We definitely got a month worth of trials this January.! I’m over the moon (and a super blue blood moon it was!) to be able to make a fresh start this month.
Most of you know that on January 25th, due to a diagnosis of oral cancer, I had a neck dissection done. I ended up having approximately 45 lymph nodes removed from the left side of my neck, the same side the spot on my tongue was. Apparently the concern is that because the fluids drain into those nearby lymph nodes, the nodes could become malignant. The only way to find out if they are for sure is to remove them and have them biopsied. So, that was done and IT WAS NOT FUN. (I already wrote about that situation, so if you missed it and want to see how that went just take a look at my previous blog post.) Along with the discomfort of the drains and the swelling following the neck dissection there was another problem, my intolerance to strong pain meds.
Backtracking to Jan. 2nd, when I had my tongue biopsied, oxycodone left me curled up in bed in a pathetic ball at my parents’ house trying not to throw up. Every little twitch sent my head reeling. I was on a liquid diet at the time because of the pain and swelling. Having a chunk removed from your tongue will do that. Oxycodone did not help the situation. It was an ugly storm. At that point I realized what the problem was and stopped taking the oxy. After an afternoon on the couch in a zombie-like state my head finally started to clear.
Fast forward now to this neck dissection. Before surgery I told my doctors of my reaction to oxycodone, so after the surgery they gave me Dilaudid IV instead. I was still having some dizziness but when given a very low dose it seemed to work. I was released Thursday evening prescription for a low dose of oral Dilaudid. The following morning after getting out of bed, while Glenn was draining my drains (or milking as they call it – which somehow seems apropos for the dairy guy), I briefly passed out and then remained woozy all morning. No more Dilaudid for me! I would just have to get by with Tylenol and ibuprofen .
How I tolerated five days with those drains in, I don’t know. I briefly described them in my previous post. I can’t even think of them now without becoming almost irrationally squeamish and sick feeling. I was sooooo looking forward to their removal but also terrified. There were tubes under my skin! They ran across my throat UNDER MY SKIN and were going to be pulled out. Where they entered on the side of my neck, the skin was taut with swelling and sore from the weight of the tubes and their suction cups. I had also bumped them multiple times and even accidentally gave them a yank one night when I grabbed one of my pillows to move it. Can you say ouch? Yeah, I’m pretty sure I said something more vulgar than that. My appointment for their removal couldn’t come soon enough.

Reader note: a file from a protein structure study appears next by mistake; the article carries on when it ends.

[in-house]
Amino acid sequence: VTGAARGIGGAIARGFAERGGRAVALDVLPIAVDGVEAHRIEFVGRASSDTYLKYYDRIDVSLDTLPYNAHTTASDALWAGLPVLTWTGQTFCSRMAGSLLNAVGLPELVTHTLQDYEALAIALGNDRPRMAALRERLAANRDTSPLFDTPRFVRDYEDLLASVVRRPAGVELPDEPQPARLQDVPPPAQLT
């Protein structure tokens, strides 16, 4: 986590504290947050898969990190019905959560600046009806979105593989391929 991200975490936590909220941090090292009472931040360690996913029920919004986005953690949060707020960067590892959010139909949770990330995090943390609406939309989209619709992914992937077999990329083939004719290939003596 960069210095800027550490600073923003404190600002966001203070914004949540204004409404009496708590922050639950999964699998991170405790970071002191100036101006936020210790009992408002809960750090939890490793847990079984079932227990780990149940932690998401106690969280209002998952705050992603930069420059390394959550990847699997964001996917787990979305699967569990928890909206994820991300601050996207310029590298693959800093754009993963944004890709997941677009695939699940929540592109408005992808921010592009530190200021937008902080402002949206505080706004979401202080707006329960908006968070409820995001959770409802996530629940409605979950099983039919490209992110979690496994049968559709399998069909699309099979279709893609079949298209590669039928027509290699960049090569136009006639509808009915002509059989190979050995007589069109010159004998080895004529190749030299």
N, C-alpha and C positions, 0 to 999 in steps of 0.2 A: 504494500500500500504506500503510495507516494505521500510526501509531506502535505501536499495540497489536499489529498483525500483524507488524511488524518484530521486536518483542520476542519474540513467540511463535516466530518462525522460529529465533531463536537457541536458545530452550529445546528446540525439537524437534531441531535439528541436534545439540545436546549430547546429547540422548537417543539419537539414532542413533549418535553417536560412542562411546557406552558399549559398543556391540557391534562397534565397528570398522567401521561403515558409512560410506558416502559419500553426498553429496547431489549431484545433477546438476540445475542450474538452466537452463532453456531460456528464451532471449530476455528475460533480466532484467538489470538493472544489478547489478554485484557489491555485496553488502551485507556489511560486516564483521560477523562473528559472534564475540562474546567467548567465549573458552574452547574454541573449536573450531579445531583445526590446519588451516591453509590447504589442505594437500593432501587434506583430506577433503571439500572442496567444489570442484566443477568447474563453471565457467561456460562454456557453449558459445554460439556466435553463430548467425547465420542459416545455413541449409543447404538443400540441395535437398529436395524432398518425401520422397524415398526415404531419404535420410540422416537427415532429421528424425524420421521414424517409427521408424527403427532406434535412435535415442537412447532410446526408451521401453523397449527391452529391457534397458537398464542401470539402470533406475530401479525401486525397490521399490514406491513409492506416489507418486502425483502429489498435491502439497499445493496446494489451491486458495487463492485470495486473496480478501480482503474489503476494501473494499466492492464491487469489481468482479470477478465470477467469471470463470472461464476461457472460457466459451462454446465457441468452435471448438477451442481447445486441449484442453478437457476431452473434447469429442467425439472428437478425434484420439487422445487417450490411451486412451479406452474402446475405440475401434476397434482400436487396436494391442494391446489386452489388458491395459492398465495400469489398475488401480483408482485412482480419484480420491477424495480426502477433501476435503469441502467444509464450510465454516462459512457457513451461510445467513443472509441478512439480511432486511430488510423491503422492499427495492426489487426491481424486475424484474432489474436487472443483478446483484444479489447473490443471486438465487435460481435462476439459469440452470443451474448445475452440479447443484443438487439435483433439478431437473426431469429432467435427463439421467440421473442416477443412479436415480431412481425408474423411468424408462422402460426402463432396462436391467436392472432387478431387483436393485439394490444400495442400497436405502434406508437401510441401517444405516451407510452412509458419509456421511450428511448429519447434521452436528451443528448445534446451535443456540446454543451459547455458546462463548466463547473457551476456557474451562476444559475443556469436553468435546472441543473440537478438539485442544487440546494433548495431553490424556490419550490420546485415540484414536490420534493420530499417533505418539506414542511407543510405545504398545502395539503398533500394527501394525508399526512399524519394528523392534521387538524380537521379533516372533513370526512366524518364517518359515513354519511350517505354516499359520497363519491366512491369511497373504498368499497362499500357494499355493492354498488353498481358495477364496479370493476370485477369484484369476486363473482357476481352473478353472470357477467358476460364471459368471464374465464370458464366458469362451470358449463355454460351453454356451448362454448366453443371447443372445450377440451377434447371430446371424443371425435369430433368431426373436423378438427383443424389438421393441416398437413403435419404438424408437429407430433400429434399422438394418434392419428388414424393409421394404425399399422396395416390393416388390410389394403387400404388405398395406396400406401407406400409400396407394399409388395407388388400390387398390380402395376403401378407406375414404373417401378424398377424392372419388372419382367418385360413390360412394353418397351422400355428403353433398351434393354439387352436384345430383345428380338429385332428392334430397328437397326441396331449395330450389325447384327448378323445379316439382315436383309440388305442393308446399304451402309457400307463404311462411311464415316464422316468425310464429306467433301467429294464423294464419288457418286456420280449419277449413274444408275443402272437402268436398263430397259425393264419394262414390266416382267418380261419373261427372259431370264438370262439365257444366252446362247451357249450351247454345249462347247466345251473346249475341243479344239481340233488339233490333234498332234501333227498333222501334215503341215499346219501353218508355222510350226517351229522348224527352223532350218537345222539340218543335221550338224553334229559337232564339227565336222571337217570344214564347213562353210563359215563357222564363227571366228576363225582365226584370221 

I won’t go into detail but the drain removal was not fun. There was some tugging going on and my legs wouldn’t stop shaking. Tears wanted to flow but I managed to keep them mostly behind my eyelids. The relief I had hoped for once those damn drains were gone did not come. There was no magic loss of swelling or discomfort. In fact, it felt the same. I still had a tight band across my neck, a lump in my throat, a raspy voice, and a very puffy neck and chin. The only bonus at that time was not having long cords dangling from my neck.
After taking me to get the drains removed, Glenn headed off to Japan on a work trip as we both expected me to be feeling good the next day. All afternoon after he left the pain was tolerable. I even got out for a little walk, taking Nala out for a slow 2 miles, enjoying the fresh air. I went to bed late that night propped upright on a stack of pillows as I had been every night since the surgery and awoke as usual to the harassment of our hungry pets. I felt lousy. I got up to feed them all and do the morning animal-related chores then took more ibuprofen and Tylenol and crawled back into bed where I remained for hours. I had a headache that wouldn’t go away. I felt sick to my stomach but made myself get up to eat a little. My neck was still puffy as heck. I couldn’t tell if it was worse or not but it seemed warm to the touch. I felt warm. I took my temperature. It was normal but I couldn’t come around to feeling any better.
I finally sent some pictures of the swelling to my doctor. Since I wasn’t feeling well he wanted to see me, but I was in Bend and he at OHSU. I inquired about seeing someone here in Bend but after messaging back and forth a bit I decided the better option was to head to Portland to see him since he had done the surgery on me.
I wanted to drive myself but when talking with Glenn about it he was worried I might get dizzy. Since I had been experiencing that lately, I agreed with him, and reached out to a couple of friends who had previously offered to drive me to up there at any time. I got in touch with Kelly and Renee, both were willing to drive me the 3 1/2 hours it would take to get there. Renee was stuck in the middle of an important test and couldn’t leave for a few hours and there was no way I could wait any longer, I’d already waited too long. I knew I’d arrive after the doctor had gone for the day and was hoping I’d somehow make enough of an improvement to get through the night. He said he would be in at 8a but I could come in through the ER if I needed to. Kelly said she would gather her things and head right over. Did I mention that I have some of the best friends a girl could have?
I contacted one of our pet sitters, packed a few random things, and in less than 30 minutes we were on our way. I generally love the drive over Santiam Pass but it was all I could do to keep it together, to not lose my cookies in my friend’s car. I had my eyes closed much of the way and couldn’t really look at anything without feeling worse.